And in 1994, the regional Conference of the hospitals in the Montérégie has entrusted the mandate to install the infrastructure necessary to allow amateur radio operators to provide emergency communications between the public hospitals in the Montérégie region.


The vision of Mr. Dufault will somehow have been prescient, as in 1998, these facilities have greatly facilitated communication at the beginning of the crisis. While the storm was raging, amateur radio operators were able to transmit information from one hospital to another, but also to the police, the paramedics or the military.


“Every day, I have received reports that summarized the state of the situation in the hospital or in other hospitals, such as the occupancy of beds, or patients in the emergency waiting hospitalization,” says Mr. Dufault. With the traditional means of communication, we could not have access to this information. There was no phone ! “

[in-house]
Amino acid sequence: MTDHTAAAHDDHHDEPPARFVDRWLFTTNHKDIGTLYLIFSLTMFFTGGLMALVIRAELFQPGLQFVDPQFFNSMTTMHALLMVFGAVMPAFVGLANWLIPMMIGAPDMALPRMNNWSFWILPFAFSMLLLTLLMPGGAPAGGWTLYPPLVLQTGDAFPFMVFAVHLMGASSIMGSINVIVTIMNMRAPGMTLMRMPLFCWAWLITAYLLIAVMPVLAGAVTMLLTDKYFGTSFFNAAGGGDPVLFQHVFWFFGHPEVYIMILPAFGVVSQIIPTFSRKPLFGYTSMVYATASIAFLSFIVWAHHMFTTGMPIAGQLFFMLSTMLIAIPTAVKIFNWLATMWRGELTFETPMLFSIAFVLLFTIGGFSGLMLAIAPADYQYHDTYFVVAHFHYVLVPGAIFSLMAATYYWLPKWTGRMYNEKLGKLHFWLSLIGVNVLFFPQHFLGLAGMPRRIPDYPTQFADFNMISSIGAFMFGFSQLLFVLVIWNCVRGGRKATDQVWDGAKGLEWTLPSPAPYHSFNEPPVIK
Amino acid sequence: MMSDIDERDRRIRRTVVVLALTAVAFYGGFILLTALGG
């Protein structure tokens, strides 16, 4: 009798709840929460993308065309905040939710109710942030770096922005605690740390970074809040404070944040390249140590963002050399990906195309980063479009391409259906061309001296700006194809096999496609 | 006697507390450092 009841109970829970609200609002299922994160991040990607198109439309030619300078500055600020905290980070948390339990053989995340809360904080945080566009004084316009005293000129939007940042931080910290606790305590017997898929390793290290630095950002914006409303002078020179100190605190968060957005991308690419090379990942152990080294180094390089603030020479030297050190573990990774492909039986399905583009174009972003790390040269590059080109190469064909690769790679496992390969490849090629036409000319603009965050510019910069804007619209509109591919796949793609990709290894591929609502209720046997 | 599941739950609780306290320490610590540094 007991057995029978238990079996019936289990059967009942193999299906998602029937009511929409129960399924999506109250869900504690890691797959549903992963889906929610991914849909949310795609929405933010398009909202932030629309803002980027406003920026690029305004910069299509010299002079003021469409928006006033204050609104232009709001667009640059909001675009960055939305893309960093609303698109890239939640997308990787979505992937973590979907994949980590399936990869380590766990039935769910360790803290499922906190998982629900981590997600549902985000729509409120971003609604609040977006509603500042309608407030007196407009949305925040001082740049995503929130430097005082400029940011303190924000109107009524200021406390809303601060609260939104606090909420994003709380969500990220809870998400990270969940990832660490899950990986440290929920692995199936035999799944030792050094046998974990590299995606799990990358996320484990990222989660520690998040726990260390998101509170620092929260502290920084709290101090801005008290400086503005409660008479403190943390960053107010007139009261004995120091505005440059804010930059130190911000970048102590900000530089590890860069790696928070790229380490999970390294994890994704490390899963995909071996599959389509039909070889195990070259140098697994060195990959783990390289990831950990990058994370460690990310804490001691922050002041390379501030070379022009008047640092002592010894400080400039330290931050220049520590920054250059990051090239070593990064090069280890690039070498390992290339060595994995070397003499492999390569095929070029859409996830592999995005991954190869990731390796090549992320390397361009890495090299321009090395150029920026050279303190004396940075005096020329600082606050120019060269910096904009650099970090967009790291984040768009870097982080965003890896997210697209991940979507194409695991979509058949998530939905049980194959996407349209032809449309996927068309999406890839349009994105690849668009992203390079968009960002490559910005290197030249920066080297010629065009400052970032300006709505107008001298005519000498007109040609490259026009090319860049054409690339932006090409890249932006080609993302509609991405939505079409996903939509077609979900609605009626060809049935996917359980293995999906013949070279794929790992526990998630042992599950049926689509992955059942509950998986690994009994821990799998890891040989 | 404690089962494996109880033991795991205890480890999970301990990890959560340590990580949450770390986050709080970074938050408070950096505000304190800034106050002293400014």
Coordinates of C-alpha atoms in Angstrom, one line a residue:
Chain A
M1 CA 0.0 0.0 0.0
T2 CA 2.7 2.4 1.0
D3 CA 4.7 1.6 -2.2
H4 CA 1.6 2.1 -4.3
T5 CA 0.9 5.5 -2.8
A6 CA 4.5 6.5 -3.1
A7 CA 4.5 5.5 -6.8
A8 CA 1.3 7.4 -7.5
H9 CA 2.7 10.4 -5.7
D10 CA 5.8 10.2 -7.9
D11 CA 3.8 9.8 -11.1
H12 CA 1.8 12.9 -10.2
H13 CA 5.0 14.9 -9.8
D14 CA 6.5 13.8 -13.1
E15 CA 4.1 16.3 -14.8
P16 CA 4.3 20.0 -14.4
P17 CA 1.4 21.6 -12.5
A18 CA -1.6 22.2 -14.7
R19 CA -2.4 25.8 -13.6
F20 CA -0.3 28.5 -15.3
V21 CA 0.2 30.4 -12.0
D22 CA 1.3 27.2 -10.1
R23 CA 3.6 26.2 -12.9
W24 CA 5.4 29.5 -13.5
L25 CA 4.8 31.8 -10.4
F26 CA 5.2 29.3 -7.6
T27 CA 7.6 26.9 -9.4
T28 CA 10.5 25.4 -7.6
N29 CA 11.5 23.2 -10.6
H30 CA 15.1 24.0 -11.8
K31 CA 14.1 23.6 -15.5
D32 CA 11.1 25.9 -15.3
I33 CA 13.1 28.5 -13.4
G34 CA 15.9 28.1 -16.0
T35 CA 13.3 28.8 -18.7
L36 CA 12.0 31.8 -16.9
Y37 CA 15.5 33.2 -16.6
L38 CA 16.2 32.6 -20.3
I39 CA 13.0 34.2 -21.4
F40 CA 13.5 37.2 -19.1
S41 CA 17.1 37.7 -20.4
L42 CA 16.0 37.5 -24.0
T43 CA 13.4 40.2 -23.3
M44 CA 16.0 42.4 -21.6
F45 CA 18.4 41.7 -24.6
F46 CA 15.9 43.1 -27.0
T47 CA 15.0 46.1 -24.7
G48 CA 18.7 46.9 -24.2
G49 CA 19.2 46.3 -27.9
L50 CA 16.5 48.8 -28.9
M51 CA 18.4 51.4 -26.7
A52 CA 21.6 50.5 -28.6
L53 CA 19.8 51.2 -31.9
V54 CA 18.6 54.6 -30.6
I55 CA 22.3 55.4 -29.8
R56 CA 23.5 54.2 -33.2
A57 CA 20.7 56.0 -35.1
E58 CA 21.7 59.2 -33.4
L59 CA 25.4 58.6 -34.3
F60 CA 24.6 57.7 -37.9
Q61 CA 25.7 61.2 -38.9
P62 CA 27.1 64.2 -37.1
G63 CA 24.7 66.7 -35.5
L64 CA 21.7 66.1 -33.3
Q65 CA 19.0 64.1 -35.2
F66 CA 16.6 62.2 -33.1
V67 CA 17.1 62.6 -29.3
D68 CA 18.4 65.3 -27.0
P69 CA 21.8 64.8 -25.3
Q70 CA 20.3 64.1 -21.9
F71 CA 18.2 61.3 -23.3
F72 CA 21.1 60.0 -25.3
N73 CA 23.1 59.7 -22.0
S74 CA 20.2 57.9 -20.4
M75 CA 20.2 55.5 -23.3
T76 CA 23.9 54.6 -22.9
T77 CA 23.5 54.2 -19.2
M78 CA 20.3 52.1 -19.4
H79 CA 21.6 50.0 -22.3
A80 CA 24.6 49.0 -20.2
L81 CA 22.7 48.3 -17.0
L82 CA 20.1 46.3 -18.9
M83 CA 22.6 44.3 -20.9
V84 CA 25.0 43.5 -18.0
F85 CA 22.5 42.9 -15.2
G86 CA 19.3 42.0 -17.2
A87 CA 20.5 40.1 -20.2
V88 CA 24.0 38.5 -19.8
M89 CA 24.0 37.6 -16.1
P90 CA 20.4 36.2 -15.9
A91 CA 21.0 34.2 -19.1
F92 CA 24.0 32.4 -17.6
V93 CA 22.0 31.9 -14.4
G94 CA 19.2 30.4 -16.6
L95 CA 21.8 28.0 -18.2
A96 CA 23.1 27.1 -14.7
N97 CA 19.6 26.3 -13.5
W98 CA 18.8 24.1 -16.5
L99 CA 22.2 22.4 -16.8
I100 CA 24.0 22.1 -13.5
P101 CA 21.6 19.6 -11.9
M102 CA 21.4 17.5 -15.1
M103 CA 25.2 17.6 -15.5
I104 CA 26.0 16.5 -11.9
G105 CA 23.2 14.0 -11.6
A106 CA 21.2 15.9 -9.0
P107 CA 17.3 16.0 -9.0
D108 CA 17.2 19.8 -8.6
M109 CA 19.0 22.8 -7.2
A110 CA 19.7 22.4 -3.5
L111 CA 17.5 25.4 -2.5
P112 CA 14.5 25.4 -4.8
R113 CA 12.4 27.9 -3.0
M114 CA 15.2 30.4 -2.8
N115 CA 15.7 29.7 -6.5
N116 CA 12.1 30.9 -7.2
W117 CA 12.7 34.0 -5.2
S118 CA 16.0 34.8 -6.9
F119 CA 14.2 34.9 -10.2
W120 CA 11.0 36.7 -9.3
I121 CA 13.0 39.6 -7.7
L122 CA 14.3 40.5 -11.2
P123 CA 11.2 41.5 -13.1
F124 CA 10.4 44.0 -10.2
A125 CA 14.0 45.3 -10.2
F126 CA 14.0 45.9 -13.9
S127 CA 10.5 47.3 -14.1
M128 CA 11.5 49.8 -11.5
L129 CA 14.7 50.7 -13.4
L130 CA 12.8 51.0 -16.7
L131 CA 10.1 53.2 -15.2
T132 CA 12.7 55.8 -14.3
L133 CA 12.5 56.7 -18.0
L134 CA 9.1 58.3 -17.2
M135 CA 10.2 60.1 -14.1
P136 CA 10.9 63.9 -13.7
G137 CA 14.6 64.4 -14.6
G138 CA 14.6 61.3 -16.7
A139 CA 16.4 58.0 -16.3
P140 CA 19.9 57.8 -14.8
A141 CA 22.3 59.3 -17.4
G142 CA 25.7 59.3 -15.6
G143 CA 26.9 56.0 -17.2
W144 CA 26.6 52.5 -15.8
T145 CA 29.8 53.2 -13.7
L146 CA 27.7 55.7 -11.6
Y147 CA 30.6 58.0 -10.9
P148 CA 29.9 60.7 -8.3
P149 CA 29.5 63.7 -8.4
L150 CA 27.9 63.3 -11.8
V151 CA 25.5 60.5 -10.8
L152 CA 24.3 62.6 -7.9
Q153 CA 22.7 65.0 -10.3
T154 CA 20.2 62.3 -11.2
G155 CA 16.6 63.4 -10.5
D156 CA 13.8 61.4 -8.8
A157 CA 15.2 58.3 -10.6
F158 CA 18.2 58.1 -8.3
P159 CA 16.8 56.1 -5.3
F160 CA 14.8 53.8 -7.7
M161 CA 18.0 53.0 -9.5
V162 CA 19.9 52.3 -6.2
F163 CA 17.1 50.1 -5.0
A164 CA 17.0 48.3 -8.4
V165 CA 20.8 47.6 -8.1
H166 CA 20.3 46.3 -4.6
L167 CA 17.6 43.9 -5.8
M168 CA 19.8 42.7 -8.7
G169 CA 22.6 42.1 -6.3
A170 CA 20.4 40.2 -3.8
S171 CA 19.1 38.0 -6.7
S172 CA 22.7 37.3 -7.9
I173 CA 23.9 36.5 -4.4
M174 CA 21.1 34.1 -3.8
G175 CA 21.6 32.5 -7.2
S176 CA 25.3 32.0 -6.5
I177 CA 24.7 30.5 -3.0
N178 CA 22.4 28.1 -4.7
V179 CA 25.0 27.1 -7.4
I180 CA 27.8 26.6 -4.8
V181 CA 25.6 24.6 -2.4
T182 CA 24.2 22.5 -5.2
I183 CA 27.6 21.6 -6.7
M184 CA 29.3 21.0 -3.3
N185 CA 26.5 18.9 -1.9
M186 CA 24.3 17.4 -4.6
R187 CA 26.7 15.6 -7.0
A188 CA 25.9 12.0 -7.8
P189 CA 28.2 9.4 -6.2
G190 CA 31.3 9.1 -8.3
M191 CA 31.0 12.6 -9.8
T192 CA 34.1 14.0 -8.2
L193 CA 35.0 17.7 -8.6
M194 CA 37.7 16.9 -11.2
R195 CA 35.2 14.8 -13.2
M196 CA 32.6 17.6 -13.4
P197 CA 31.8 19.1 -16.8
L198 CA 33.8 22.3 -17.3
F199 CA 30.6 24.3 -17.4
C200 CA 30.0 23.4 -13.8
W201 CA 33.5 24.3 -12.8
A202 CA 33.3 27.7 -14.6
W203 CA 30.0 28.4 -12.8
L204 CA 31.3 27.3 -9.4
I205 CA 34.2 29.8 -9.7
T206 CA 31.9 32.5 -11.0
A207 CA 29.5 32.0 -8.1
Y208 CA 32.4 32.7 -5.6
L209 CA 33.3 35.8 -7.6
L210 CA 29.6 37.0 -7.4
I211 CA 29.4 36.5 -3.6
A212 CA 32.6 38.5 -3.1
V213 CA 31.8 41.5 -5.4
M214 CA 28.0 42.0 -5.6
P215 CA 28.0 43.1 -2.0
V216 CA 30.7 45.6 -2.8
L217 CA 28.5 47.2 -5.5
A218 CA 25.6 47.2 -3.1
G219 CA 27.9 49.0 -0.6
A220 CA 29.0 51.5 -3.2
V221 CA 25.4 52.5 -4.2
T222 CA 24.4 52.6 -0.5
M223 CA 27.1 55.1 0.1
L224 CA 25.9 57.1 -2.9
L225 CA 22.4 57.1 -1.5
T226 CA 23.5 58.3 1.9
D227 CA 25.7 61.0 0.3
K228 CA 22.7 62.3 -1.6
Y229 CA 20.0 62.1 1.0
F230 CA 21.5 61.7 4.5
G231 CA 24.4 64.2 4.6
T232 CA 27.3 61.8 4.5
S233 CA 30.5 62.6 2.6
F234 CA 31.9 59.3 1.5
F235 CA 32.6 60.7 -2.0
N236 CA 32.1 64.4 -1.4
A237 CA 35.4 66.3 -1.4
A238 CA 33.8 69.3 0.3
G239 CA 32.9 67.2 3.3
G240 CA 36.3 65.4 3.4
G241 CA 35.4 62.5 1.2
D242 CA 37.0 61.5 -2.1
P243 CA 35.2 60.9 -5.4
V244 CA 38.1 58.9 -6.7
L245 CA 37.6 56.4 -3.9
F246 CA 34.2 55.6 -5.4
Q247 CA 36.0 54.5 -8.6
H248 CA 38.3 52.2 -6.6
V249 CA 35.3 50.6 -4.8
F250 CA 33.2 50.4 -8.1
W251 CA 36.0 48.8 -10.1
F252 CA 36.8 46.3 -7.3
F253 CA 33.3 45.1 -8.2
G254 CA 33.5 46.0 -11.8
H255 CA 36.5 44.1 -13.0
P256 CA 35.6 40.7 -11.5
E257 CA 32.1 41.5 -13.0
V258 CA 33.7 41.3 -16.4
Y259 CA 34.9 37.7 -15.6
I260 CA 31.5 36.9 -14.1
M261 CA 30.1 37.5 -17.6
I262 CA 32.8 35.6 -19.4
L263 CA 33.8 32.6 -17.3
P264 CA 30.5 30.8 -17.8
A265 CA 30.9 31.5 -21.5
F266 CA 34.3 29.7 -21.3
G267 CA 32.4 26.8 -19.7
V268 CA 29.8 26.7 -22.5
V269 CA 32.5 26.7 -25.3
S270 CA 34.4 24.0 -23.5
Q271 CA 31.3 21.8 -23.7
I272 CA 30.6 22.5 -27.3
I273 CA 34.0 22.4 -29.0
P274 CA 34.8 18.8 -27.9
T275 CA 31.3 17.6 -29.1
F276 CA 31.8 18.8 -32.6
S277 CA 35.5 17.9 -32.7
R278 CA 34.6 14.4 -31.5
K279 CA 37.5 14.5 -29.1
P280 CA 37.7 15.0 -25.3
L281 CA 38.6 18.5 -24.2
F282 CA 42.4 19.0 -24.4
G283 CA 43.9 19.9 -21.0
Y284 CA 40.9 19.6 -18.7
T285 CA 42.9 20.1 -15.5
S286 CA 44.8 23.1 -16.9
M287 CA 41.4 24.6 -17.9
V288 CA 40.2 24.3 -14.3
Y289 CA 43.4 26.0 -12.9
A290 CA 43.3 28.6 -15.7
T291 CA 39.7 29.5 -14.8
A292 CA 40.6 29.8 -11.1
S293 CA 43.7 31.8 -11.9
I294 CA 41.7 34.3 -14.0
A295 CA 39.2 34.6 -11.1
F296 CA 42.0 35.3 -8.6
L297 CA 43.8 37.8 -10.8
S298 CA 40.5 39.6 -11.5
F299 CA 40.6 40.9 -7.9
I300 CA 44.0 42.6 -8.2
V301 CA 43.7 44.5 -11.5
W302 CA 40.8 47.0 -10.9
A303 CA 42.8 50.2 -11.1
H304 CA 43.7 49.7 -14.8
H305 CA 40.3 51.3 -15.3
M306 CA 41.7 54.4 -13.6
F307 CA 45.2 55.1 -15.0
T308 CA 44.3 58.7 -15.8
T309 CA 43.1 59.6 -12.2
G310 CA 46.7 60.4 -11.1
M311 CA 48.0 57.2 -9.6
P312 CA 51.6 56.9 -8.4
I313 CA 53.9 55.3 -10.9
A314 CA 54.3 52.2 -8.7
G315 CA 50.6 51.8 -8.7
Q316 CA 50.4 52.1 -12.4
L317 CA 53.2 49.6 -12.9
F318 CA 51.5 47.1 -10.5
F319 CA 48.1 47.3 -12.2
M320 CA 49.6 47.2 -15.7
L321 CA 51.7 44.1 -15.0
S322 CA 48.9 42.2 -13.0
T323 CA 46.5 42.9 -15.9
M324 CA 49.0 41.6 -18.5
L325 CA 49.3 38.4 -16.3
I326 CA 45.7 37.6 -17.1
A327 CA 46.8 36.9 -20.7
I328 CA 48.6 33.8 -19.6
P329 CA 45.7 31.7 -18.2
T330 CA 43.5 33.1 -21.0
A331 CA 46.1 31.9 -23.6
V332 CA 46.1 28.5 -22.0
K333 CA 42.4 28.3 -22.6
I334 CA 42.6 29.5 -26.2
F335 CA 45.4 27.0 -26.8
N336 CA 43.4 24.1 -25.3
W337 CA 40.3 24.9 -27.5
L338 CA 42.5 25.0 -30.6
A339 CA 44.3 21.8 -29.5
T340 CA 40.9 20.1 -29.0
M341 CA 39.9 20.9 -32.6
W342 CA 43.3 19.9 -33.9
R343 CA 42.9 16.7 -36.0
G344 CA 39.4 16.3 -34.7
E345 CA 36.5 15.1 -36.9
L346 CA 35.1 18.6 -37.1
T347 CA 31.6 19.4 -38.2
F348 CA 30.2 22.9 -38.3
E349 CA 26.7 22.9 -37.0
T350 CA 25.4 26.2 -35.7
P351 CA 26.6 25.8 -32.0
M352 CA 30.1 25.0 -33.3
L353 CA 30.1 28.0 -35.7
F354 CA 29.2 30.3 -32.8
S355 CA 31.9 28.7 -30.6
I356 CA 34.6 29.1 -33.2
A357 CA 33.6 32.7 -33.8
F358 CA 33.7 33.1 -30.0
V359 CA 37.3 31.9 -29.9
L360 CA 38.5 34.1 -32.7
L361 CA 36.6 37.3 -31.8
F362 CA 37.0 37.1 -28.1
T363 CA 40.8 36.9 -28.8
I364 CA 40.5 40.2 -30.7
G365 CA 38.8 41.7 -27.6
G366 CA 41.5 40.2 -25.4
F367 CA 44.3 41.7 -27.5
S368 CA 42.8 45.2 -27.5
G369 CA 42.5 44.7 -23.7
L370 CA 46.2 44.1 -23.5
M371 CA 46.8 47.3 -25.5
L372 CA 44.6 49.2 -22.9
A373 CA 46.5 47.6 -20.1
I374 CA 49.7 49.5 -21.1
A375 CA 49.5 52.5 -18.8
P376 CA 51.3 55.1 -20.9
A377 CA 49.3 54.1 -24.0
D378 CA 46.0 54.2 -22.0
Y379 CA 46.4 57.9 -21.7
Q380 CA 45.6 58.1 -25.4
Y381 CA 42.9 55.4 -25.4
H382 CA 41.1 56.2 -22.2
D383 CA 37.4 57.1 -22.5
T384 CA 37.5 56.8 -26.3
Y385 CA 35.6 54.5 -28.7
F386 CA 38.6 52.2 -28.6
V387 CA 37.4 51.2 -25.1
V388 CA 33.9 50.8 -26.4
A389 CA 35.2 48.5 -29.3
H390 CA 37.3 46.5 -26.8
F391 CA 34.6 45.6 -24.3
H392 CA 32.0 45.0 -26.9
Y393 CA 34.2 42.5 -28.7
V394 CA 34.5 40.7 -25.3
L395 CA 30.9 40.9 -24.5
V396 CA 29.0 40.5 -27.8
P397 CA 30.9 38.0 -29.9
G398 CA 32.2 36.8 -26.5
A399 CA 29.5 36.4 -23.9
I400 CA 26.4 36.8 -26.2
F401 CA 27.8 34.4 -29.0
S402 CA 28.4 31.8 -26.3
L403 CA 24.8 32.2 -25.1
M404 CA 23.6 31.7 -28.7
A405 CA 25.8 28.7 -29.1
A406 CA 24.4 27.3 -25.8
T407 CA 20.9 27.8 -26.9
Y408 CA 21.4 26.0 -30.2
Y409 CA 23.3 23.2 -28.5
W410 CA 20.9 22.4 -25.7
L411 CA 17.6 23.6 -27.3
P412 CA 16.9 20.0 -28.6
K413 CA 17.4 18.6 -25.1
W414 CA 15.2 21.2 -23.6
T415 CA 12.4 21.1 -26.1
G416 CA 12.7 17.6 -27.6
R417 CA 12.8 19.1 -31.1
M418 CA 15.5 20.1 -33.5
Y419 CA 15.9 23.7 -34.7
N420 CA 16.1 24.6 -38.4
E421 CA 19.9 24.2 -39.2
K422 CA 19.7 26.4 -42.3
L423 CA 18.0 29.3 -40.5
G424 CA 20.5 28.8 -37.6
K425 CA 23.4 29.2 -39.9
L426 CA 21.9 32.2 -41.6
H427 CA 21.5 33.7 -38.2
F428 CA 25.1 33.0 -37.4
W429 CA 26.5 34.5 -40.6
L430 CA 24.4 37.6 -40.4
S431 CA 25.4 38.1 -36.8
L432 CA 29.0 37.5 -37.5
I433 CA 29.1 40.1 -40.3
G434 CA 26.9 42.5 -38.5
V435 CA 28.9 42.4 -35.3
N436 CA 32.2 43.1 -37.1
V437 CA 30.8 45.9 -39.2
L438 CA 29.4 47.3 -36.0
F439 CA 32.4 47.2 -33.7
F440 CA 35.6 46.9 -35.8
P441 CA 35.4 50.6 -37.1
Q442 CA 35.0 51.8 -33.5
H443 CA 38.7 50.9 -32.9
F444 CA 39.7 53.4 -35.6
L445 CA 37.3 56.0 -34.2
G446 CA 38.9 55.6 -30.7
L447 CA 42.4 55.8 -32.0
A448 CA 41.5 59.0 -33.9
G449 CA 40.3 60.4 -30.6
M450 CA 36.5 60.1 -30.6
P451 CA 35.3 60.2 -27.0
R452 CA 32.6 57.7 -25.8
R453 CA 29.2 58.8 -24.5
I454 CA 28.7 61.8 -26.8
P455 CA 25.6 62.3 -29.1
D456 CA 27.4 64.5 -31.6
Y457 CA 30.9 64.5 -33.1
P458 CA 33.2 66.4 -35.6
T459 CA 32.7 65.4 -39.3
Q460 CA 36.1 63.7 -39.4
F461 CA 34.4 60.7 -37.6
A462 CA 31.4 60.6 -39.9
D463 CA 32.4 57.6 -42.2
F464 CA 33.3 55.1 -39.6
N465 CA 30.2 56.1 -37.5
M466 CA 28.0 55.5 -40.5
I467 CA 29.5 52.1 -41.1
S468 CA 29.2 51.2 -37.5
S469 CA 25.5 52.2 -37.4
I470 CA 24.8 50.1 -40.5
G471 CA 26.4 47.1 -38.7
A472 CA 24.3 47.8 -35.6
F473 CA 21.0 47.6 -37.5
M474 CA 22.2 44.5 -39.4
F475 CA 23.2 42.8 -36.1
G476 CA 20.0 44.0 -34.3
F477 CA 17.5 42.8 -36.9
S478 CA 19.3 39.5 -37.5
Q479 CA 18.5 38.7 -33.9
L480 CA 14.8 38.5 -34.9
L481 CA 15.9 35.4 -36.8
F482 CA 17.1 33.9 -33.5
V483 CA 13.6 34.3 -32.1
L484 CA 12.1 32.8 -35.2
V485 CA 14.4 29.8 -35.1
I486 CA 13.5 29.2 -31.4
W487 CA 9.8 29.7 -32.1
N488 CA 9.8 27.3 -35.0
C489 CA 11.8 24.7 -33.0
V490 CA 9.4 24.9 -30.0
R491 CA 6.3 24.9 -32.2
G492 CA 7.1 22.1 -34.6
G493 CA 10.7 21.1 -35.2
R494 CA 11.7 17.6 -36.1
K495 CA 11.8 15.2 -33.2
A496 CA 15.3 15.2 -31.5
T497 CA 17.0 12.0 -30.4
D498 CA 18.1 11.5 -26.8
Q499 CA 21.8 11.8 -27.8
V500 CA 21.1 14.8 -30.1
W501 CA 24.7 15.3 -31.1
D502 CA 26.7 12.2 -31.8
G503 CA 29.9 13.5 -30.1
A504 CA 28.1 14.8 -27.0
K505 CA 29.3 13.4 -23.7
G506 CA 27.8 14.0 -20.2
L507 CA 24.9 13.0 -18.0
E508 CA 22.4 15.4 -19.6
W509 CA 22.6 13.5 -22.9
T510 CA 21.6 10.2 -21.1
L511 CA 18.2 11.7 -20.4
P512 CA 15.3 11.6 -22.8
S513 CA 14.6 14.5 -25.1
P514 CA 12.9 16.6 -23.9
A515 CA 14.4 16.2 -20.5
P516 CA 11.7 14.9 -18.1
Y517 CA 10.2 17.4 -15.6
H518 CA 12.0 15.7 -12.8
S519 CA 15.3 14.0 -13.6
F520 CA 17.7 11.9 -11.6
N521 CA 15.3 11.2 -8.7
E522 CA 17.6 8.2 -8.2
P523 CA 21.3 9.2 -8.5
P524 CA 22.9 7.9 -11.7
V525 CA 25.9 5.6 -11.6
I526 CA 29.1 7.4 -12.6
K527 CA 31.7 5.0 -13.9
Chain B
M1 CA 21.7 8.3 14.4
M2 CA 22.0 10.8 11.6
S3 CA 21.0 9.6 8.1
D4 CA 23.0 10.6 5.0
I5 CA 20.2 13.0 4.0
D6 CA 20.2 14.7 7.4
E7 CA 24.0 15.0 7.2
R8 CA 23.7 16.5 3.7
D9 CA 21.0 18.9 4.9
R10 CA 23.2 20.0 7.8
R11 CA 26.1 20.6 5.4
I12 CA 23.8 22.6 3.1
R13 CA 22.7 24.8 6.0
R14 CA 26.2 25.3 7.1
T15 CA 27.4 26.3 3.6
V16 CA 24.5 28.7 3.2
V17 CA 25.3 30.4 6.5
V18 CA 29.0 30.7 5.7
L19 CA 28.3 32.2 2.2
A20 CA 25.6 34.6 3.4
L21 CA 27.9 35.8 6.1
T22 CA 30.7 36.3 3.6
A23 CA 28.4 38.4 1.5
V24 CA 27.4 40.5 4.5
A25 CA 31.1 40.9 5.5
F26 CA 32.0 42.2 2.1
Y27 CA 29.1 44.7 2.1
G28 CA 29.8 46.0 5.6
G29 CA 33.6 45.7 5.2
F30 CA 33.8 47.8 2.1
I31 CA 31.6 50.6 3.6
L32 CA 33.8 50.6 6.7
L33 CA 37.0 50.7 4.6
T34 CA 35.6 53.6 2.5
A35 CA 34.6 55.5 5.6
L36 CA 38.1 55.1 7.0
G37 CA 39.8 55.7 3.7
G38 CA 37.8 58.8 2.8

“There was a amateur radio in the bus that were sharing the disaster victims in the temporary shelters. It was said to him take this road because this one was not passable. There was ice everywhere, trees, it was something ! “


“I remember one evening, says Mr. Dufault. It was 19: 30. A security officer comes to me and says, with a tear to the eye, that his parents live in Gatineau, they have left their home to go into a temporary accommodation centre and that he does not know how to reach them. We climbed to the centre of the emergency measures, it was quickly joined Gatineau on a particular frequency, it has been in contact with the accommodation centre and, in the space of five minutes, we could find the parents. “


For the rest, Gilles Dufault salutes the work of its hospital employees, who have worked day and night to accommodate and care for a record number of visitors. He speaks of a ” successful group indisputable, in the interest of patients and disaster victims “.